"The collaboration efforts that have gone on until this point is small compared to where we are going to go as time goes on," said Hillcrest President Jerry Burke said. "It is all about trying to make sure the needs of the community are met and we clearly have a wealth of talent in all different aspects of disabilities."
At the end of April, a rally will be held in Park Square on April 28. That will cap off the month of programming and promote the accomplishments of individuals with autism.
iBerkshires.com welcomes critical, respectful dialogue; please keep comments focused on the issues and not on personalities. Profanity, obscenity, racist language and harassment are not allowed. iBerkshires reserves the right to ban commenters or remove commenting on any article at any time. Concerns may be sent to email@example.com.
iBerkshires.com welcomes critical, respectful dialogue. Name-calling, personal attacks, libel, slander or foul language is not allowed. All comments are reviewed before posting and will be deleted or edited as necessary.
Comments are closed for this article. If you would like to contribute information on this article, e-mail us at info@iBerkshires.com
Pittsfield 12-Year-Olds Earn Walkoff Win in Little League Sectional
By Stephen DravisiBerkshires.com Sports
PITTSFIELD, Mass. -- Dave Wildgoose ripped a single up the middle in the bottom of the sixth to score Anthony Hill Friday and give the Pittsfield Little League American Division All-Stars a 5-4, come-from-behind win over Agawam in the 12-year-old sectional tournament.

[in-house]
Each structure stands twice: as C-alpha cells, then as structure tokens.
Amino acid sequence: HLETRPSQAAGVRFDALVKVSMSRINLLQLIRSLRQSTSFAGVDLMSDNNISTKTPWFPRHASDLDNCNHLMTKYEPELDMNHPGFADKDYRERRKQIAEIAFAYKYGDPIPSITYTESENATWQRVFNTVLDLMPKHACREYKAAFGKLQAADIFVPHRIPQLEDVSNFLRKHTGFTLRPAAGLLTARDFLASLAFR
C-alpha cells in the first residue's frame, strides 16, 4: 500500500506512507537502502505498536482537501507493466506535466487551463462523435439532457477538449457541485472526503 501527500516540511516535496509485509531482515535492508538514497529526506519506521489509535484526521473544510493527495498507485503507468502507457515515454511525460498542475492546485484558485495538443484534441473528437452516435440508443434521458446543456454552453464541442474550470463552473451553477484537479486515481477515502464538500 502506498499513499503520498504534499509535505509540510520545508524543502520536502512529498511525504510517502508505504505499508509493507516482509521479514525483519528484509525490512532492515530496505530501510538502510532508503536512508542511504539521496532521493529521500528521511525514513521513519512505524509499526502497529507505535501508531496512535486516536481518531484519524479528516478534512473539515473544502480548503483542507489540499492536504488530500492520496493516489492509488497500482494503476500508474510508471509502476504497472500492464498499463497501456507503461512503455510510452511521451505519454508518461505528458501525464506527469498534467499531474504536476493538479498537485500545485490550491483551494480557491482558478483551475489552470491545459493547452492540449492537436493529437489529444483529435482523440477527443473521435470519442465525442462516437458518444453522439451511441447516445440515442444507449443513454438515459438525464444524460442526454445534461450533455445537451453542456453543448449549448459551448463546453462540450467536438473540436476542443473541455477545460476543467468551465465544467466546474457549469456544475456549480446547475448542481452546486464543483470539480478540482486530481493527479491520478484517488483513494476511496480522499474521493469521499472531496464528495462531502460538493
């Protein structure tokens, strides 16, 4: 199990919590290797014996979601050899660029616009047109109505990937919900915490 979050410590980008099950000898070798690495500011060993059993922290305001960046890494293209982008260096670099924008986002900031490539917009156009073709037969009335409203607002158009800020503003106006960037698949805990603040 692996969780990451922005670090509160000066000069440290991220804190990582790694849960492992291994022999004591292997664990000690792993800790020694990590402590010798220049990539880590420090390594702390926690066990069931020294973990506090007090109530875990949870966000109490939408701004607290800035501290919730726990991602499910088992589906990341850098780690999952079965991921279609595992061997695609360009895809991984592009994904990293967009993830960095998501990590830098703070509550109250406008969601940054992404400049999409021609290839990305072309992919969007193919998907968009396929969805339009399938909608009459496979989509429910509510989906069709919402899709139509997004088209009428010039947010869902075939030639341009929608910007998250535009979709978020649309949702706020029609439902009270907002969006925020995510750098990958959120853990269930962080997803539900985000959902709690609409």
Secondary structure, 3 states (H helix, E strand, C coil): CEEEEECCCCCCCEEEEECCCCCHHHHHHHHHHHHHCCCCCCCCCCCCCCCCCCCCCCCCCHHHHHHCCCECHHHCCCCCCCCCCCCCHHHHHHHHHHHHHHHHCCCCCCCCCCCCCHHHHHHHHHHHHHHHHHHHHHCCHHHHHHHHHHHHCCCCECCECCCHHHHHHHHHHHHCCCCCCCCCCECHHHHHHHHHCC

Cam Harrington and Mitch Hall each singled in the seventh-inning rally, which started with the visitors clinging to a 4-3 lead at Deming Park.
"I just tell them to stay confident," Pittsfield manager Matt Stracuzzi said. "We're a confident team, and I just keep preaching to those guys: Just be confident. Don't get down on yourselves.
"Just because we're down a run or two, it doesn't mean this game is over."
Wetland issues have derailed planned improvements to Pontsoosuc Lake Park.
The Friends of Pontoosuc Lake received $15,000 from the Community Preservation Act with the intent to restore the beach on the Hancock Road side. The city's Parks, Open Space and Natural Resource Program Manager Jim... click for more
When two men came whipping into the city with police on their tail in March, residents didn't see Pittsfield Police officers hanging out the window shooting their guns off trying to blow out the tires. That only happens in movies.
In fact, residents didn't see Pittsfield Police on the suspect's... click for more
In other business, the Berkshire Innovation Center is on pace for an October opening. The research and development center broke ground in September and now has a new executive director on board in Ben Sosne.
click for more
Keep it simple.
That's what Edward Carmel believes. But he doesn't believe the current City Council is doing that. He feels the council spins its wheels tinkering with things and not accomplishing anything. click for more